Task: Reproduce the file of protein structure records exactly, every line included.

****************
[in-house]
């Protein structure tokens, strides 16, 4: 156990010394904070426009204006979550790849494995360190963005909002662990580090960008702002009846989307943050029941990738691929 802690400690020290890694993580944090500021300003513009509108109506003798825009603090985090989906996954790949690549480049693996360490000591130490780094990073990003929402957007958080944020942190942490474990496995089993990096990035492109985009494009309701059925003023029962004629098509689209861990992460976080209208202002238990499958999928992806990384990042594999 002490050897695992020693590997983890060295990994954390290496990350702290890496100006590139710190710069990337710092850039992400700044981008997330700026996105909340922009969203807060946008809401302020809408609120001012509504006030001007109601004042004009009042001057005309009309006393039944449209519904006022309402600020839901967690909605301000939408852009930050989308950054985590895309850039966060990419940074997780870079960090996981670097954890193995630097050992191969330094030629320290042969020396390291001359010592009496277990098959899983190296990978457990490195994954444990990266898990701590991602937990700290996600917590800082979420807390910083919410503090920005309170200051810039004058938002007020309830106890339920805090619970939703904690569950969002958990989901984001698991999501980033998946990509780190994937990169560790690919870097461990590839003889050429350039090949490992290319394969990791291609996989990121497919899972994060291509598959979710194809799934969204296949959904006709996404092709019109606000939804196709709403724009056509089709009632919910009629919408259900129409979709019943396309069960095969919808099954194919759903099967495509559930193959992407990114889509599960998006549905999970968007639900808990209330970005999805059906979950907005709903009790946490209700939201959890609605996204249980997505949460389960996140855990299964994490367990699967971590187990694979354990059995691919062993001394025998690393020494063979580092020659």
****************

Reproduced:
[in-house]
């Protein structure tokens, strides 16, 4: 156990010394904070426009204006979550790849494995360190963005909002662990580090960008702002009846989307943050029941990738691929 802690400690020290890694993580944090500021300003513009509108109506003798825009603090985090989906996954790949690549480049693996360490000591130490780094990073990003929402957007958080944020942190942490474990496995089993990096990035492109985009494009309701059925003023029962004629098509689209861990992460976080209208202002238990499958999928992806990384990042594999 002490050897695992020693590997983890060295990994954390290496990350702290890496100006590139710190710069990337710092850039992400700044981008997330700026996105909340922009969203807060946008809401302020809408609120001012509504006030001007109601004042004009009042001057005309009309006393039944449209519904006022309402600020839901967690909605301000939408852009930050989308950054985590895309850039966060990419940074997780870079960090996981670097954890193995630097050992191969330094030629320290042969020396390291001359010592009496277990098959899983190296990978457990490195994954444990990266898990701590991602937990700290996600917590800082979420807390910083919410503090920005309170200051810039004058938002007020309830106890339920805090619970939703904690569950969002958990989901984001698991999501980033998946990509780190994937990169560790690919870097461990590839003889050429350039090949490992290319394969990791291609996989990121497919899972994060291509598959979710194809799934969204296949959904006709996404092709019109606000939804196709709403724009056509089709009632919910009629919408259900129409979709019943396309069960095969919808099954194919759903099967495509559930193959992407990114889509599960998006549905999970968007639900808990209330970005999805059906979950907005709903009790946490209700939201959890609605996204249980997505949460389960996140855990299964994490367990699967971590187990694979354990059995691919062993001394025998690393020494063979580092020659």